The Elephant Nature Park

Proud Jumbo that I am, elephants were a major reason for visiting northern Thailand. With this in mind, Andrew and I decided that a visit to the elephants would be top of our itinerary as soon as we landed in Chiang Mai, our first stop in Southeast Asia. To make things even more exciting, Andrew and I were thrilled to be joined that day by two of our very good friends, Kim and John, who were visiting from back in the US.  John and Kim are the first people to visit us from the states on this trip and we had been looking forward to their visit for weeks. For our elephant adventure, we chose to visit the Elephant Nature Park, an elephant rescue and rehabilitation center outside of Chiang Mai. Their "Pamper a Pachyderm" day trip was without a doubt the #1 experience I'd been looking forward to on our entire world trip. If you talked to me at all any time in the last six months or so, it's likely that you've heard me mention it a half dozen times. I even had a Google Calendar alert running for several months to regularly check date availability before we made our official booking. 

In a small group of about ten people, visitors of this program spend the day feeding, hiking, and bathing a group of four to six elephants. The park calls it "volunteering" but in reality its a paid elephant visit and rafting trip. We had no problem with this as it was clear that the park's business model was based on offering visitors more humane opportunities to interact with and learn about elephants in exchange for financially fueling the park through high ticket fees. Elephants are used heavily in Thailand for both tourism and illegal logging. Both are controversial subjects because of the frequency of animal mistreatment, but the former was the most visible to us as every hostel, restaurant, and massage parlor had a large display table out front offering tourists a multitude of day trip options that included elephant riding and elephant shows. After a bit of research, we found the Elephant Nature Park to be a very reputable organization dedicated not only to rescuing abused elephants from tourist safaris and logging camps, but also rain forest restoration and local cultural preservation. For this reason, Pamper a Pachyderm was another big splurge and ranked our most expensive day-trip to date, but it was also one of our most enjoyable and memorable days on the trip so far.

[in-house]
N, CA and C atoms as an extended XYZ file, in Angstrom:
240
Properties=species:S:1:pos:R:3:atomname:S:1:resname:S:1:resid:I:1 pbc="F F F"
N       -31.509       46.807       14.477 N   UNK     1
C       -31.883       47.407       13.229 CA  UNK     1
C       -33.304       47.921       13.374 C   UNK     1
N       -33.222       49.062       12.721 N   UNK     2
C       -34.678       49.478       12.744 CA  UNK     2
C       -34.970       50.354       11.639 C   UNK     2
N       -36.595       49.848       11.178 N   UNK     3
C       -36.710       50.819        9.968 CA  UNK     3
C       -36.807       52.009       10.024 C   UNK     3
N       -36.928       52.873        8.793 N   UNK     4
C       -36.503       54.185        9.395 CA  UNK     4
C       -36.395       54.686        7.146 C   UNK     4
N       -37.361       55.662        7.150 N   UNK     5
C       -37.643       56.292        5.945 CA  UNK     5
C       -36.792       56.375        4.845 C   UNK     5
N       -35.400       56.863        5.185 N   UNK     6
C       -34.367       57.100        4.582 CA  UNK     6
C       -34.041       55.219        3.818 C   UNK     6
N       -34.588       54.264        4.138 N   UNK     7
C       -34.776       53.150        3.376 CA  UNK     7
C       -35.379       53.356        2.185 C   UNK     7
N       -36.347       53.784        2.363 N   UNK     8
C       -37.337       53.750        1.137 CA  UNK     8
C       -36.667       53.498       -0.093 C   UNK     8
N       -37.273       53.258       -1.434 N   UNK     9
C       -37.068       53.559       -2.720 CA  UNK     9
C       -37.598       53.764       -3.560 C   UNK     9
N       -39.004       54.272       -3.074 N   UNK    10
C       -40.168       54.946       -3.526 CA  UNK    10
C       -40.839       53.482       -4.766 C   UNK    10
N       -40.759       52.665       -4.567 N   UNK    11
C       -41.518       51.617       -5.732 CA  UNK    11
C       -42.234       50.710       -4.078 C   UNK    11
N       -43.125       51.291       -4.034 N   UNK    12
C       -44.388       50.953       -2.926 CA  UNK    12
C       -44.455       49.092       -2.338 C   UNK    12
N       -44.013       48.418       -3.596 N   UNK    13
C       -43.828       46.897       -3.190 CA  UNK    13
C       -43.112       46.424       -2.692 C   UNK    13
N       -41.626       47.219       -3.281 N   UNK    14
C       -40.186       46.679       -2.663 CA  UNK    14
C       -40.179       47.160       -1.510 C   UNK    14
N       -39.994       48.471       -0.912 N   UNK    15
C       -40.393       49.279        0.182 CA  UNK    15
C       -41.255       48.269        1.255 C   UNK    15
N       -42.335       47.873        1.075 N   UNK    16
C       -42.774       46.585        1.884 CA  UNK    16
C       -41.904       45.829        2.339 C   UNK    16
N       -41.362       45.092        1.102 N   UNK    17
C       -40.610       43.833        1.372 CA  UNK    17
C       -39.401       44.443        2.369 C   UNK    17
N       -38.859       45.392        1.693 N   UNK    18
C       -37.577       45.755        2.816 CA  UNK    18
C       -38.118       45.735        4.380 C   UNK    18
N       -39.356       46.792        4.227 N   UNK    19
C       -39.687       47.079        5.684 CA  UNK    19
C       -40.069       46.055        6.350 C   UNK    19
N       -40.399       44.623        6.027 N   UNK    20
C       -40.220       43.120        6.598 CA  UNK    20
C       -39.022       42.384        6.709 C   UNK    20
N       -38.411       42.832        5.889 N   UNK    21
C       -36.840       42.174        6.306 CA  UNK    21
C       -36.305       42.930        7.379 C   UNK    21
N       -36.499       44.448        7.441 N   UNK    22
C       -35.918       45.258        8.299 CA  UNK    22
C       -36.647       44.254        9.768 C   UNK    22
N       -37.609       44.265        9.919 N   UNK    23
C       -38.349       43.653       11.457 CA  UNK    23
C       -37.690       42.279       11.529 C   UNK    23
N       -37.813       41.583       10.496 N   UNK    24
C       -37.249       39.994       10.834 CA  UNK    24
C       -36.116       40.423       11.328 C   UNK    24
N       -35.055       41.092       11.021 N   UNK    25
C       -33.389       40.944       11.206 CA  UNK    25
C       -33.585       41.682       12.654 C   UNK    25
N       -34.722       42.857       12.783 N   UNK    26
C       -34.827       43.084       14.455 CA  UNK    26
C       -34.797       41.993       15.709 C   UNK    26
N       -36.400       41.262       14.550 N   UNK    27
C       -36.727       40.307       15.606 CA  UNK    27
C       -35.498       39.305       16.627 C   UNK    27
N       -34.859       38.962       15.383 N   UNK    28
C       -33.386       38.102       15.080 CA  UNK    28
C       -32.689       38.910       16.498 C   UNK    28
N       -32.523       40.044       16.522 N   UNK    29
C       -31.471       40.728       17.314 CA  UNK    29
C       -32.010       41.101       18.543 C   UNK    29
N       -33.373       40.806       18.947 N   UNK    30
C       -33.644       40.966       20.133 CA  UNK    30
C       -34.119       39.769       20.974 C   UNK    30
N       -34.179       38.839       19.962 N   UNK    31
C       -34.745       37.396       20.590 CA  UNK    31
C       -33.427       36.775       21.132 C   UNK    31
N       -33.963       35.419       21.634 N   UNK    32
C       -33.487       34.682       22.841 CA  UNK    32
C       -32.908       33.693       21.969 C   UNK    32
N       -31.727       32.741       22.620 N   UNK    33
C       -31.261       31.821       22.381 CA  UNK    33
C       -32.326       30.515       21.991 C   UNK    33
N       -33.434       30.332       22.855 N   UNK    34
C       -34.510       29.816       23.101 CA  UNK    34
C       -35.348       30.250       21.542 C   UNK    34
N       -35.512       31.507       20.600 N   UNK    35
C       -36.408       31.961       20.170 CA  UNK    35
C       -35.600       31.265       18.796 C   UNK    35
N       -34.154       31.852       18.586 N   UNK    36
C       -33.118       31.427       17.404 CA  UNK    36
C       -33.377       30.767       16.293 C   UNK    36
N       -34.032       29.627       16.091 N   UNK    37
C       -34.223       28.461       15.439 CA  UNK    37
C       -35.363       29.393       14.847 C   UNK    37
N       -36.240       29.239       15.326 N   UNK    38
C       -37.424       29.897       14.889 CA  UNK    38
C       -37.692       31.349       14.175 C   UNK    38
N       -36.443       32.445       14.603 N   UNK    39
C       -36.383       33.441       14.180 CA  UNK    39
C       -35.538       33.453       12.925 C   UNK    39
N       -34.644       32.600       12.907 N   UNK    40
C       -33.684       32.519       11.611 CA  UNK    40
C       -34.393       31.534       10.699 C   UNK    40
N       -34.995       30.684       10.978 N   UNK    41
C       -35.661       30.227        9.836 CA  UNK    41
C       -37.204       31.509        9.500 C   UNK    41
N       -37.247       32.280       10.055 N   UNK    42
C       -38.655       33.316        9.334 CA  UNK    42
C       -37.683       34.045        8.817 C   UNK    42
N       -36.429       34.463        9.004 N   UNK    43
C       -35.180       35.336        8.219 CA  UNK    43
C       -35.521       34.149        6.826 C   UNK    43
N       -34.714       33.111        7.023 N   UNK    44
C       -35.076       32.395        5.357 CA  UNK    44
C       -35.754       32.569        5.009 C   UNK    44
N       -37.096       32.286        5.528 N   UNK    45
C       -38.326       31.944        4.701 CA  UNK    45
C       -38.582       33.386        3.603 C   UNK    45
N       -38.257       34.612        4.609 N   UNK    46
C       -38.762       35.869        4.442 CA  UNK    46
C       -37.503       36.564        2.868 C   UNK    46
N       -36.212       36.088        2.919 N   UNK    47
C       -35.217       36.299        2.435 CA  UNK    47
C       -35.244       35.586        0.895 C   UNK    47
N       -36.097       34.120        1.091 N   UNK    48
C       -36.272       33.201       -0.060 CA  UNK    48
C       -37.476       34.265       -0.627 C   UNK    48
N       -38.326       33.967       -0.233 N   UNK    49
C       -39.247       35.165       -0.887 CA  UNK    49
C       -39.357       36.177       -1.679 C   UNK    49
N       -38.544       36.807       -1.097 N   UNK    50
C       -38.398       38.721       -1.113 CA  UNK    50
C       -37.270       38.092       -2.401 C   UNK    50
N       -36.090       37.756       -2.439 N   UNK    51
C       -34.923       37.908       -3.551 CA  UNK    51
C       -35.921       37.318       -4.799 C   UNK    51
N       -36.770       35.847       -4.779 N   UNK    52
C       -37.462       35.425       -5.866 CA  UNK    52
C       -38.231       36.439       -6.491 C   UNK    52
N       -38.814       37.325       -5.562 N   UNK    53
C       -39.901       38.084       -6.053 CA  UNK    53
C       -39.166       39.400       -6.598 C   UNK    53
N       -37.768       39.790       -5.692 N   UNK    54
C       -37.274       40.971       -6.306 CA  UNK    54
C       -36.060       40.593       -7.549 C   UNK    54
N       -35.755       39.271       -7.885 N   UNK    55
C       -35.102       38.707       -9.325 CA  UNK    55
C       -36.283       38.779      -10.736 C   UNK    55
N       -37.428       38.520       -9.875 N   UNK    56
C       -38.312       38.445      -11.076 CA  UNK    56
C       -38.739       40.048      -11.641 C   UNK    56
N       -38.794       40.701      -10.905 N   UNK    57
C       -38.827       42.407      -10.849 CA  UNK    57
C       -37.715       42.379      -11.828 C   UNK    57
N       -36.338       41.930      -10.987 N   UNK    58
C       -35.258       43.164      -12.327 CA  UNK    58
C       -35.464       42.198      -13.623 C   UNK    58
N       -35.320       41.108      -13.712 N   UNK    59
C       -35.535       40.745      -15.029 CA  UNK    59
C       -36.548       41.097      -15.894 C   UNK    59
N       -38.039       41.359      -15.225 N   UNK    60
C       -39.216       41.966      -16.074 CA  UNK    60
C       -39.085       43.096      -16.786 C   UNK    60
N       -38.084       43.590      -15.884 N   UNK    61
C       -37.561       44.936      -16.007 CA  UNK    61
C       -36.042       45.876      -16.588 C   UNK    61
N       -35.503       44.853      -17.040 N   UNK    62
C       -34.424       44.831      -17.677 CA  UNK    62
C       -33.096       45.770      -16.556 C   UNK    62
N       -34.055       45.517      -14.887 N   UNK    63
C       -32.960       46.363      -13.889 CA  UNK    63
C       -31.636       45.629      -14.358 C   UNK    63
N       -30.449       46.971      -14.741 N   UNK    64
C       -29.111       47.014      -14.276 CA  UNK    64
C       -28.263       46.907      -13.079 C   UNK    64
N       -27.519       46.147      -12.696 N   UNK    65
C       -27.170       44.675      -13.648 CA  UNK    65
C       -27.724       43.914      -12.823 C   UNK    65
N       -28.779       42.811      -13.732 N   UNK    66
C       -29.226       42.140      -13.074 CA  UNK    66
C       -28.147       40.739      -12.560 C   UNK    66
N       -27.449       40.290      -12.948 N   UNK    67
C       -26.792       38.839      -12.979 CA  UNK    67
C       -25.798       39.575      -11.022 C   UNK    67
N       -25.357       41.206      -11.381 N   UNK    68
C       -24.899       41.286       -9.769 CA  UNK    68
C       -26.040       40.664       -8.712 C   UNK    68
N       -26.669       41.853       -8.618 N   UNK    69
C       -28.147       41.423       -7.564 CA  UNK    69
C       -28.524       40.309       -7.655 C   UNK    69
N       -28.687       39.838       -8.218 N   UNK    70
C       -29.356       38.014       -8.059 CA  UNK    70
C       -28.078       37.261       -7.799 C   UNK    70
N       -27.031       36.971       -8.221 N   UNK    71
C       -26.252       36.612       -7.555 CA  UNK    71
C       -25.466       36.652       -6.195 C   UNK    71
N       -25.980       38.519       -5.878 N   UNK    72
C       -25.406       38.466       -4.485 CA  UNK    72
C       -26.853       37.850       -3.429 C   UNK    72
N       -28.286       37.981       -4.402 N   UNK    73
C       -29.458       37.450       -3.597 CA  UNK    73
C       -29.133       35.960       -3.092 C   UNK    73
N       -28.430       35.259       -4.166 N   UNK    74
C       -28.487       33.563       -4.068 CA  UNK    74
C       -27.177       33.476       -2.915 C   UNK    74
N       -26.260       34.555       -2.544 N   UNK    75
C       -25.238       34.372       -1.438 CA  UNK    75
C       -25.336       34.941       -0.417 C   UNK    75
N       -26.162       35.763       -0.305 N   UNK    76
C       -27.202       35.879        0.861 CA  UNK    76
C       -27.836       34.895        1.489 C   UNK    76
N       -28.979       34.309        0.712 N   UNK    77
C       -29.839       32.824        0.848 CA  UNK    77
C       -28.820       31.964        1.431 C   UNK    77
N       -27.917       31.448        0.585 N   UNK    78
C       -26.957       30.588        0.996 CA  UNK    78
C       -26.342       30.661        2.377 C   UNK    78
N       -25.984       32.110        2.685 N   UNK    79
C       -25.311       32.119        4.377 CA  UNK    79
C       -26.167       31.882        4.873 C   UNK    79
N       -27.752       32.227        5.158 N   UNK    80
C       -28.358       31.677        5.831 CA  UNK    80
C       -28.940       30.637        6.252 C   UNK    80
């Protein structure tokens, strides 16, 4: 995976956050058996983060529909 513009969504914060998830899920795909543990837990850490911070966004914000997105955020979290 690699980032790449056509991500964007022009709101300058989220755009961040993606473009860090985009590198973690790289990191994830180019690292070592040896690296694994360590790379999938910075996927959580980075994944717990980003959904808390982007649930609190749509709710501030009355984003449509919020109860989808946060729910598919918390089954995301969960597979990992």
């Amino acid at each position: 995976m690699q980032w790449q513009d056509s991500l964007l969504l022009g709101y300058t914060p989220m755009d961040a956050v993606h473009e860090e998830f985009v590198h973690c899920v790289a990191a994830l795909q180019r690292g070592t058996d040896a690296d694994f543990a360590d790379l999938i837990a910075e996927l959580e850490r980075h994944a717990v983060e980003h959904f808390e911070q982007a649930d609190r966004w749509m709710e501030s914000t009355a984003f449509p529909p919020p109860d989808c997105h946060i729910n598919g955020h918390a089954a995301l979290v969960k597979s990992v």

Putting the Fun in EleFUNt

After our morning van pickup and introductory video about the history of the park, we pulled on tall rubber boots, grabbed a feeding satchel, and headed out to meet the elephants. It's worth noting that elephants are indeed dangerous, wild animals. Our intro video contained careful instructions about how to interact with them safely. Furthermore, the elephants at Pamper a Pachyderm who meet with visitors are all well adjusted to people and there were elephant handlers watching carefully nearby. 

The first part of the day involved meeting the elephants and giving them their first feeding. Elephants at the park eat watermelon, pumpkin, and sugarcane but their favorite food is bananas, which they eat with the peel on. After the first feeding, we loaded up our satchels with more bananas and headed for a walk through the jungle.

Next came a lunch break, which was followed with more hiking and then elephant bath time in the river. I think we got as clean as the elephants did!

After bath time, we had a side trip to go river rafting. When we returned, we got to watch two herds taking a dip in the river and then covering themselves in mud, which they do in order to stay cool. It's very entertaining to watch a multi-ton elephant roll around in the mud like a gleeful puppy. We also learned that day that you can tell an elephants age by the depth of the indenture in the side of its skull above it's eyes. 

We loved our visit to the Elephant Nature Park, and are proud to support their conservation efforts! 

PS: What do you call a selfie with an elephant? An elphie. Thanks Kim.